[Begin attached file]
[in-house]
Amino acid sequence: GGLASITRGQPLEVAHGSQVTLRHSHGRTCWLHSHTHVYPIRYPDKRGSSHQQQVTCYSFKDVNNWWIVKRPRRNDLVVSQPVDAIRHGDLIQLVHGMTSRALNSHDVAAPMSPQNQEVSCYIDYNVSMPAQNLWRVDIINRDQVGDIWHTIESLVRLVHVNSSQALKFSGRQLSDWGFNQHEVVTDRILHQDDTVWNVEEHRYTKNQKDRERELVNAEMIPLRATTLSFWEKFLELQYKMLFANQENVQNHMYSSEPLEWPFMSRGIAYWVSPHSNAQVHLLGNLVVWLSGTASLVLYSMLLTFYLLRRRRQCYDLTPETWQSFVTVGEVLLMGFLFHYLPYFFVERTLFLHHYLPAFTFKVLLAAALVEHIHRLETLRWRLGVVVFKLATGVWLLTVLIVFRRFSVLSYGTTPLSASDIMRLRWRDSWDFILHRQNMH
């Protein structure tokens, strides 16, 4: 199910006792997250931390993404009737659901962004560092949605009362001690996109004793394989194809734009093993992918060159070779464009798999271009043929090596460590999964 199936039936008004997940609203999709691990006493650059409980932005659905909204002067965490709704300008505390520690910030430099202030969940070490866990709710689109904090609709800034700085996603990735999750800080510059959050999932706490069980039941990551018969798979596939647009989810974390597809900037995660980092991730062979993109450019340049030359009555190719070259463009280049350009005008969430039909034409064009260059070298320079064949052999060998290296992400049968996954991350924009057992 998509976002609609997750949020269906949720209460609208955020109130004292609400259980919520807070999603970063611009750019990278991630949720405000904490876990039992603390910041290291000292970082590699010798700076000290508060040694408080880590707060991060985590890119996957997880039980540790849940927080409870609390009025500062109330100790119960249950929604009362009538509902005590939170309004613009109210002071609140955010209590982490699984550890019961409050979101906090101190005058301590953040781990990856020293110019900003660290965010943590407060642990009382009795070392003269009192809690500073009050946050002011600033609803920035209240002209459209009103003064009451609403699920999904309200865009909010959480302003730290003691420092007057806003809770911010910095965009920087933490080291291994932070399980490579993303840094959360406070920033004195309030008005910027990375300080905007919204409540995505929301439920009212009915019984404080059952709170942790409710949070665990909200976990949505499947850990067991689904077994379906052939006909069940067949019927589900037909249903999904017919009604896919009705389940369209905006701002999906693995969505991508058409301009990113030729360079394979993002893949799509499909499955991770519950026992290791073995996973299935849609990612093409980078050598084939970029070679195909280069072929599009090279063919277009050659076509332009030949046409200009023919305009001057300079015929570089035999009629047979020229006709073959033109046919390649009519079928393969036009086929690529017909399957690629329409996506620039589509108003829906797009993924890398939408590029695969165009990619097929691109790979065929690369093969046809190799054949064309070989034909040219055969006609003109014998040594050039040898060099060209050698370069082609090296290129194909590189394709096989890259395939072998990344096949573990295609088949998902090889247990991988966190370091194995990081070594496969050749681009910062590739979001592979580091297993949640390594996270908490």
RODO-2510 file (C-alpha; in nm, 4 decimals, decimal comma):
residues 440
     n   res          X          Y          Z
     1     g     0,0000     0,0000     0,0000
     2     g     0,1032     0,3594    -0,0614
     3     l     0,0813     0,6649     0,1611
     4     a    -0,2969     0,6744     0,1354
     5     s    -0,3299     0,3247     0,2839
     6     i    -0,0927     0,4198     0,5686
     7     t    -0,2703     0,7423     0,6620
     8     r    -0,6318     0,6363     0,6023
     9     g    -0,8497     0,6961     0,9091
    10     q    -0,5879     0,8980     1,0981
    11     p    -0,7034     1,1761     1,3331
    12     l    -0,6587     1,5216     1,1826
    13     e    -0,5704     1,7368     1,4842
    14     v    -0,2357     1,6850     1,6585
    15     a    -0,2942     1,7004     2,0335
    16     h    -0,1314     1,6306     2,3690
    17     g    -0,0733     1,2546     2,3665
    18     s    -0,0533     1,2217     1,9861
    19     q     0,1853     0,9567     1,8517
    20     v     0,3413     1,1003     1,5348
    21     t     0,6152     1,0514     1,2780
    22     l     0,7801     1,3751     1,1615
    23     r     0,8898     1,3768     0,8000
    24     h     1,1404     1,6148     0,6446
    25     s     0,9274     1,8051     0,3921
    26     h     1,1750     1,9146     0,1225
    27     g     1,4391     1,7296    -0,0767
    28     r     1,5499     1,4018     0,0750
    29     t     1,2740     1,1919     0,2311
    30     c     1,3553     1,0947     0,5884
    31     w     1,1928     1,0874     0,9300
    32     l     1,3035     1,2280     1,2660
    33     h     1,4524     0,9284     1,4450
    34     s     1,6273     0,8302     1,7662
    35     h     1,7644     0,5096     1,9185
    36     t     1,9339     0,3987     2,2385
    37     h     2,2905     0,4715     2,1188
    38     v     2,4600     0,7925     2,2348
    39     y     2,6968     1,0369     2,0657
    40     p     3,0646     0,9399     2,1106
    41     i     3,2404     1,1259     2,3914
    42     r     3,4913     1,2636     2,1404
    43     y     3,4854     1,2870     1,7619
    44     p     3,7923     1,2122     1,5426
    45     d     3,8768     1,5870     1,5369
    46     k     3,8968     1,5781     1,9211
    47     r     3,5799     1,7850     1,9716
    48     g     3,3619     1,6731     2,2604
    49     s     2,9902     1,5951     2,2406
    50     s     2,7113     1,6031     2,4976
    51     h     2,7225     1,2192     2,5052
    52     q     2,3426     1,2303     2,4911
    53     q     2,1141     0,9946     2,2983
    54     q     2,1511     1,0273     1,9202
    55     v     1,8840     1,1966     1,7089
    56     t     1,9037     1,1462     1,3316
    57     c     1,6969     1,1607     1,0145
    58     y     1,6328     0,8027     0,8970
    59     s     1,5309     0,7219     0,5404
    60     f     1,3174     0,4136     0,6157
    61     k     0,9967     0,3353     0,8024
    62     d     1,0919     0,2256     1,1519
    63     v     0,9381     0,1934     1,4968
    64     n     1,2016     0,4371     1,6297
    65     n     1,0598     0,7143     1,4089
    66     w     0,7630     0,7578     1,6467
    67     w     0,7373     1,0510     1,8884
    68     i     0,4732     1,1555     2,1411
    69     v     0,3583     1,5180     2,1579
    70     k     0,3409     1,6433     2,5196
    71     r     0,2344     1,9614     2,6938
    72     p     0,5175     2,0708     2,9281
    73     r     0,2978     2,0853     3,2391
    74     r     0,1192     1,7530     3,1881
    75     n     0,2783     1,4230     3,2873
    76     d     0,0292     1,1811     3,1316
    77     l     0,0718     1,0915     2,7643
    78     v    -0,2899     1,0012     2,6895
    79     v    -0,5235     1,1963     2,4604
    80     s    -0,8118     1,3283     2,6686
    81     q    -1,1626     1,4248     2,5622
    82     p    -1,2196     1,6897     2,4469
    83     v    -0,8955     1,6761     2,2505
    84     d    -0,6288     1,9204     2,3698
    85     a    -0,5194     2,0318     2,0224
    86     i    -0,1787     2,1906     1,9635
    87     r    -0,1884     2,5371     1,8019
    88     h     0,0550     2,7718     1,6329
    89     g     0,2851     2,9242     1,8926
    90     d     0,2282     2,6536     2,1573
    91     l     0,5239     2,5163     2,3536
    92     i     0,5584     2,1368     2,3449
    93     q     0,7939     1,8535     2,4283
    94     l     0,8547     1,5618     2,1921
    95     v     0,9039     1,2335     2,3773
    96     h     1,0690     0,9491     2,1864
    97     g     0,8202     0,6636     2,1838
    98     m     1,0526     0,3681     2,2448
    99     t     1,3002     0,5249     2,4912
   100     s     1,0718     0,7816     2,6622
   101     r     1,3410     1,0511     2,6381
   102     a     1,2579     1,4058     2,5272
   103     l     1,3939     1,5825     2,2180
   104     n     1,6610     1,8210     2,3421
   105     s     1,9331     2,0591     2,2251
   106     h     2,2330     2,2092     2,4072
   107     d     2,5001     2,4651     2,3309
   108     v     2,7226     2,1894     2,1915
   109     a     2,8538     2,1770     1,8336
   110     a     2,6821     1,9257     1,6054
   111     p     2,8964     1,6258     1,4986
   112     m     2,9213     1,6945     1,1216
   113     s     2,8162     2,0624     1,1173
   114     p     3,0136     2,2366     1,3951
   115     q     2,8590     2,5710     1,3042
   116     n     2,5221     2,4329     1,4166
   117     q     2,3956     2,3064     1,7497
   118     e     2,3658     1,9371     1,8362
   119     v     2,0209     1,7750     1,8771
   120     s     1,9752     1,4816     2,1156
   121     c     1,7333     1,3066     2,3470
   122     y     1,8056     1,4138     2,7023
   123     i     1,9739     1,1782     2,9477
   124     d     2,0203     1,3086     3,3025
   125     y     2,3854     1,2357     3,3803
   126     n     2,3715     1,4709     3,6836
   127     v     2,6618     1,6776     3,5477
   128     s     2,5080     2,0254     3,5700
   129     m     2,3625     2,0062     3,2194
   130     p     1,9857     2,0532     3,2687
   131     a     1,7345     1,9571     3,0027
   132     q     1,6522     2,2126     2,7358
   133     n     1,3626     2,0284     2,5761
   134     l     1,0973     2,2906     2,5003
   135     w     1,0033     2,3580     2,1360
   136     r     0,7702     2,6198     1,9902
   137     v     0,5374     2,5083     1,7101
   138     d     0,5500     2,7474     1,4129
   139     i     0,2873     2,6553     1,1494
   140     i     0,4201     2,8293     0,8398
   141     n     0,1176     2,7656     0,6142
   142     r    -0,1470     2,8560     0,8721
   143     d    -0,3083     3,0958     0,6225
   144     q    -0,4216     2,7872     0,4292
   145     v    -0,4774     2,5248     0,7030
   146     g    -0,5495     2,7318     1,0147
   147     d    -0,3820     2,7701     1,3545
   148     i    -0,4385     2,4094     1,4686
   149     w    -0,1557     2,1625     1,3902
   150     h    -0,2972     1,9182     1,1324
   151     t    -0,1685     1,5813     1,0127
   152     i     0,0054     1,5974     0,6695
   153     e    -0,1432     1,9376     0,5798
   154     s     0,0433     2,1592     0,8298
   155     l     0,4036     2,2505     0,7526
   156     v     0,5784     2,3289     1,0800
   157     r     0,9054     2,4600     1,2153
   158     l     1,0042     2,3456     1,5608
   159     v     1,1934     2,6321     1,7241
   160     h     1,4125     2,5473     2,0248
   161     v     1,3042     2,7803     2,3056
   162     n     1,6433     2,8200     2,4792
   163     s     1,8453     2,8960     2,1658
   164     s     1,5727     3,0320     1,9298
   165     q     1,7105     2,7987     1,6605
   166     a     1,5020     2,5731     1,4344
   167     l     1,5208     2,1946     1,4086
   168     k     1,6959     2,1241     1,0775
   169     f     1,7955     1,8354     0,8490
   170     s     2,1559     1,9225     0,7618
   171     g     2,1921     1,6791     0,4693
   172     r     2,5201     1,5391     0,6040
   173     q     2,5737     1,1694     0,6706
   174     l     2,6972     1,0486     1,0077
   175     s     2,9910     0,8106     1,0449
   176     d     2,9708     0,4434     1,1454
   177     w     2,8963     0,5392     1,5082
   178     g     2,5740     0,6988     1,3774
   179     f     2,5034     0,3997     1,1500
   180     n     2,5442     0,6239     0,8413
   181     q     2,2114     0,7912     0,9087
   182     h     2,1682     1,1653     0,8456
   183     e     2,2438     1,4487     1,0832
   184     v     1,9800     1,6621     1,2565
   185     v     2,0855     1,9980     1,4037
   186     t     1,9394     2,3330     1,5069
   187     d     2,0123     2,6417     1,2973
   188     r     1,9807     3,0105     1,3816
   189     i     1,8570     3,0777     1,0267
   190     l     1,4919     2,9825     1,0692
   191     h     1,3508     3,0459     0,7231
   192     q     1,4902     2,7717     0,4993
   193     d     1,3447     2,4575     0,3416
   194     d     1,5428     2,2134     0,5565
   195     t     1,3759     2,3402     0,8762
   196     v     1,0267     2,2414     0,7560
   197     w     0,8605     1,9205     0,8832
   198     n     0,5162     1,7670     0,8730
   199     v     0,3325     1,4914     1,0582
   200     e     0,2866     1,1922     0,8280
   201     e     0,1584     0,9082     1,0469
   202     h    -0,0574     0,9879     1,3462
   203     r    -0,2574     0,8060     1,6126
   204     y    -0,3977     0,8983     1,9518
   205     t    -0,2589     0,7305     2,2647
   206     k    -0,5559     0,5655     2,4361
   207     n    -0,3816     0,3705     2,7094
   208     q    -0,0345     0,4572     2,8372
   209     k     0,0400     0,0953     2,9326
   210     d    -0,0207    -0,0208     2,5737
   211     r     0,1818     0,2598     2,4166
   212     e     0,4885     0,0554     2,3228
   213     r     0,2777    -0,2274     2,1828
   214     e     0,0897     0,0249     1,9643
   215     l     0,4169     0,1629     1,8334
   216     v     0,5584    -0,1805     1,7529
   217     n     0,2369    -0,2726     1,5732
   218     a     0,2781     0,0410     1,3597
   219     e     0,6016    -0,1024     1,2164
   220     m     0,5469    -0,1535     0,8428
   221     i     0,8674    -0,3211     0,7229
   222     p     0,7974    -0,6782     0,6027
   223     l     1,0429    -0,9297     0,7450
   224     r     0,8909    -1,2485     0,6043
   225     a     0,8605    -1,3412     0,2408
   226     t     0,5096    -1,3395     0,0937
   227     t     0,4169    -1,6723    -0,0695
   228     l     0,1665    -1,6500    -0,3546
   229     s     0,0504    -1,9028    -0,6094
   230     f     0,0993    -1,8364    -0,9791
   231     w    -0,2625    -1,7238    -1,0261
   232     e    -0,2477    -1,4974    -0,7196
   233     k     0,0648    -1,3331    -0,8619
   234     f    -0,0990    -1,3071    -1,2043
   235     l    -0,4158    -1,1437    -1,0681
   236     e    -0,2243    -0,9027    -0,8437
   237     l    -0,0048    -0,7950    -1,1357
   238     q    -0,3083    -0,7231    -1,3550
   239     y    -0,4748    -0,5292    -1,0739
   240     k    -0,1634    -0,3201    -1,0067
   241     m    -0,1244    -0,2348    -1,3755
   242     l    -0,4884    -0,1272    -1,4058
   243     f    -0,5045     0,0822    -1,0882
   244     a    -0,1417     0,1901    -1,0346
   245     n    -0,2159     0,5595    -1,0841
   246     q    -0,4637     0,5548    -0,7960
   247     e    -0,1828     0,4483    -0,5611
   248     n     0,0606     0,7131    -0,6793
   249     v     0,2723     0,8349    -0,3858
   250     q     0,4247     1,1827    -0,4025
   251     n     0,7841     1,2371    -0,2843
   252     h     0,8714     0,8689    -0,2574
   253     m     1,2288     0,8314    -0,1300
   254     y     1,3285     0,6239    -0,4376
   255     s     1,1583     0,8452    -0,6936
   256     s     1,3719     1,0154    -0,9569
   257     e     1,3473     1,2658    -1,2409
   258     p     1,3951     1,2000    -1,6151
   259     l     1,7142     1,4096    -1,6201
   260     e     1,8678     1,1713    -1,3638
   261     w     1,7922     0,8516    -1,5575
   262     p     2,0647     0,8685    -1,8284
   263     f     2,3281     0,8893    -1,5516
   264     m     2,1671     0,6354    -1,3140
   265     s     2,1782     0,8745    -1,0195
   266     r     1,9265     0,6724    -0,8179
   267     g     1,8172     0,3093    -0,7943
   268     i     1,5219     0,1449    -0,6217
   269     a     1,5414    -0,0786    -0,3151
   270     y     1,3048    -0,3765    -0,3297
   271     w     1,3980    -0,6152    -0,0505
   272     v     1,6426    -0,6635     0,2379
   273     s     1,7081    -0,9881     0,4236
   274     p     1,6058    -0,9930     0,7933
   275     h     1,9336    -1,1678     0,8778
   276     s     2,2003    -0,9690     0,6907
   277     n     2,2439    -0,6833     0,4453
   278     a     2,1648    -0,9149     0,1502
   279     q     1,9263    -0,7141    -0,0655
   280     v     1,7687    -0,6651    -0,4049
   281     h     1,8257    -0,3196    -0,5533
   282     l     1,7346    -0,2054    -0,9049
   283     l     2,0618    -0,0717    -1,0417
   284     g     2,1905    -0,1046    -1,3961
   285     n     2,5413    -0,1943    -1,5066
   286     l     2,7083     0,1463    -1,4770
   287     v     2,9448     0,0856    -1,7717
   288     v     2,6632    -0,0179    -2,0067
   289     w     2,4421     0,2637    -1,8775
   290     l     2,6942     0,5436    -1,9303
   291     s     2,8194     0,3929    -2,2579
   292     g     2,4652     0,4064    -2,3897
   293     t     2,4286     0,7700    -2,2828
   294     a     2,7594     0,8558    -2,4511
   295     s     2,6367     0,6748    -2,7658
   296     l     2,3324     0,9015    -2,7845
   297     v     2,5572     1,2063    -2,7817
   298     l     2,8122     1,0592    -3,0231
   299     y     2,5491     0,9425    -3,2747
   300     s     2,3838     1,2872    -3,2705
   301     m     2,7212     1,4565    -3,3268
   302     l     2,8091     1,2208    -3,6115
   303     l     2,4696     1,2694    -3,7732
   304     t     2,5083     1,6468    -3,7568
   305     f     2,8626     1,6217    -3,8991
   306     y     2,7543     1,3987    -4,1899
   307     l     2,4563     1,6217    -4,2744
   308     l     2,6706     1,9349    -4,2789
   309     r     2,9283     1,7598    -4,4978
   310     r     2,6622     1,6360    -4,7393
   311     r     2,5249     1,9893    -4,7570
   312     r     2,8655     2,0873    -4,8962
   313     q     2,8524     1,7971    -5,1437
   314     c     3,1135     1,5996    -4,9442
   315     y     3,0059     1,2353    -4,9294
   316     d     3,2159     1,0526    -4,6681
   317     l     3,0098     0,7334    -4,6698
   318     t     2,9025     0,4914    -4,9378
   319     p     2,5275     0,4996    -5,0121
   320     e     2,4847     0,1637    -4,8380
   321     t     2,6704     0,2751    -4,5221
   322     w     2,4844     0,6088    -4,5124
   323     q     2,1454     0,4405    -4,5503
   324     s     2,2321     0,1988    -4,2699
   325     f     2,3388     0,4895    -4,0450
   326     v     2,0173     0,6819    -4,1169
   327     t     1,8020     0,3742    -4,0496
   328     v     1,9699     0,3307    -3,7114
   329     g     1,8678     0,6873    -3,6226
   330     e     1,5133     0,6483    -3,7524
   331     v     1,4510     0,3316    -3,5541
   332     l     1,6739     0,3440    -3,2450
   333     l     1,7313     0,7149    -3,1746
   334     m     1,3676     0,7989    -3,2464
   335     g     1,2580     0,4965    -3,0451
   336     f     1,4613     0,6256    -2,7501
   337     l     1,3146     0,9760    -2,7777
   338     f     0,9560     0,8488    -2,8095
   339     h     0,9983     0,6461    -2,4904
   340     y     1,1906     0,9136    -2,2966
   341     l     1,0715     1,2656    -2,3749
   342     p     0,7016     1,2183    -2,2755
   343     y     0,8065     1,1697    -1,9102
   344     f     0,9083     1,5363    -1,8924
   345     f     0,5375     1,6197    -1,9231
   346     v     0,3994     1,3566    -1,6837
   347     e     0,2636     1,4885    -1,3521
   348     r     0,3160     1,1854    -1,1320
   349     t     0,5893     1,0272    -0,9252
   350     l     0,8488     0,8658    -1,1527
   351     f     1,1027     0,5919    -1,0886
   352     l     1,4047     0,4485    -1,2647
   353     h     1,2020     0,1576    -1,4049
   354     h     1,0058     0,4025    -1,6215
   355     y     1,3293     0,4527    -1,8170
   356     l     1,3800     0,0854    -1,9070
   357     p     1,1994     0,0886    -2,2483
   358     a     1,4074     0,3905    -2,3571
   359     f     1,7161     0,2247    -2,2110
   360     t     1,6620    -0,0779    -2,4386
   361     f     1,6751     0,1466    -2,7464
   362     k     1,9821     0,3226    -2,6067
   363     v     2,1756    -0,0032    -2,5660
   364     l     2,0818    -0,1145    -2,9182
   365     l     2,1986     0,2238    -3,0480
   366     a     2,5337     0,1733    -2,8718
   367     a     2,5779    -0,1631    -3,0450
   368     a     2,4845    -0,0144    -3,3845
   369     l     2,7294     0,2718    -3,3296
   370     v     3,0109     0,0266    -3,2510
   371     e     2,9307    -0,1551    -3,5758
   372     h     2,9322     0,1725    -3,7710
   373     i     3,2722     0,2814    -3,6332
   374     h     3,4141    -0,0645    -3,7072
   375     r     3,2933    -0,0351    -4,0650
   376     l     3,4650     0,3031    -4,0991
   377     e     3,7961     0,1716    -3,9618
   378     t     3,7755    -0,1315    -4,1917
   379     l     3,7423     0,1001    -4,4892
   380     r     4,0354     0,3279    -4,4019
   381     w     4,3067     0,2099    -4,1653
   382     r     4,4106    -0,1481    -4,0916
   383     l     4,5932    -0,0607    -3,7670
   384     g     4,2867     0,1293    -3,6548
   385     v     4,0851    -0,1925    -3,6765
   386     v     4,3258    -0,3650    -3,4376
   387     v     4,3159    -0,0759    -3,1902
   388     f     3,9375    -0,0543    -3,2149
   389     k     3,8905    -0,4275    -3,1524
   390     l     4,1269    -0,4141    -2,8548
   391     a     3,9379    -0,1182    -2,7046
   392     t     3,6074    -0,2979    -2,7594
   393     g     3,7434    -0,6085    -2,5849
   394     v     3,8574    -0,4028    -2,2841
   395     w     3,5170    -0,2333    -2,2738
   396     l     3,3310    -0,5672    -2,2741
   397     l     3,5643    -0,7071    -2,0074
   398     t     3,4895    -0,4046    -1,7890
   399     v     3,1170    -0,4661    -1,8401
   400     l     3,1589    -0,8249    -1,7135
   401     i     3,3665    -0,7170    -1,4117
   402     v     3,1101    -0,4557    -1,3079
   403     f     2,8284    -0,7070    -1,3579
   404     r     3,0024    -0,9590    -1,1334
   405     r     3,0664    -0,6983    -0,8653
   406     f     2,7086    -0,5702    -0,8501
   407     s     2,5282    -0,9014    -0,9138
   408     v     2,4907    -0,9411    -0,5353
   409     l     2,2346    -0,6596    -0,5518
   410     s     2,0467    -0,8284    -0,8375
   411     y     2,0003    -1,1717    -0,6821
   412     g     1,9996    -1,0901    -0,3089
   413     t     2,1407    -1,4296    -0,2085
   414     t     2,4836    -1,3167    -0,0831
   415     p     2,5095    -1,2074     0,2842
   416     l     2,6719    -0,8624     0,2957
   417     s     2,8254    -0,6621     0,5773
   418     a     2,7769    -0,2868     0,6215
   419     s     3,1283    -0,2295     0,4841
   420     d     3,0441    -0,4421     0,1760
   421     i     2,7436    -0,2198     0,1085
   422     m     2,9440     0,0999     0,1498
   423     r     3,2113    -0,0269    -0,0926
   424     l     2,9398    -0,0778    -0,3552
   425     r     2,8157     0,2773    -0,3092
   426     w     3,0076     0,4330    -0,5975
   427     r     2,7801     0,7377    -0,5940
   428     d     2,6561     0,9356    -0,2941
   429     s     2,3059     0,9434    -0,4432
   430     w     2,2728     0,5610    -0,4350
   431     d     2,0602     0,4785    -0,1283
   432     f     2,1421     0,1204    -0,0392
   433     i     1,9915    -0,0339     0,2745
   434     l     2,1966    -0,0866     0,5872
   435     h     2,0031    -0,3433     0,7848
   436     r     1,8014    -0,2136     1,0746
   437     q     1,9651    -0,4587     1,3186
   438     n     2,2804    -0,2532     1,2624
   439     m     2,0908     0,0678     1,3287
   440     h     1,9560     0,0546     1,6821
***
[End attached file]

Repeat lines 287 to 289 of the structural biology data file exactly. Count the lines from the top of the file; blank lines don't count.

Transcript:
   281     h     1,8257    -0,3196    -0,5533
   282     l     1,7346    -0,2054    -0,9049
   283     l     2,0618    -0,0717    -1,0417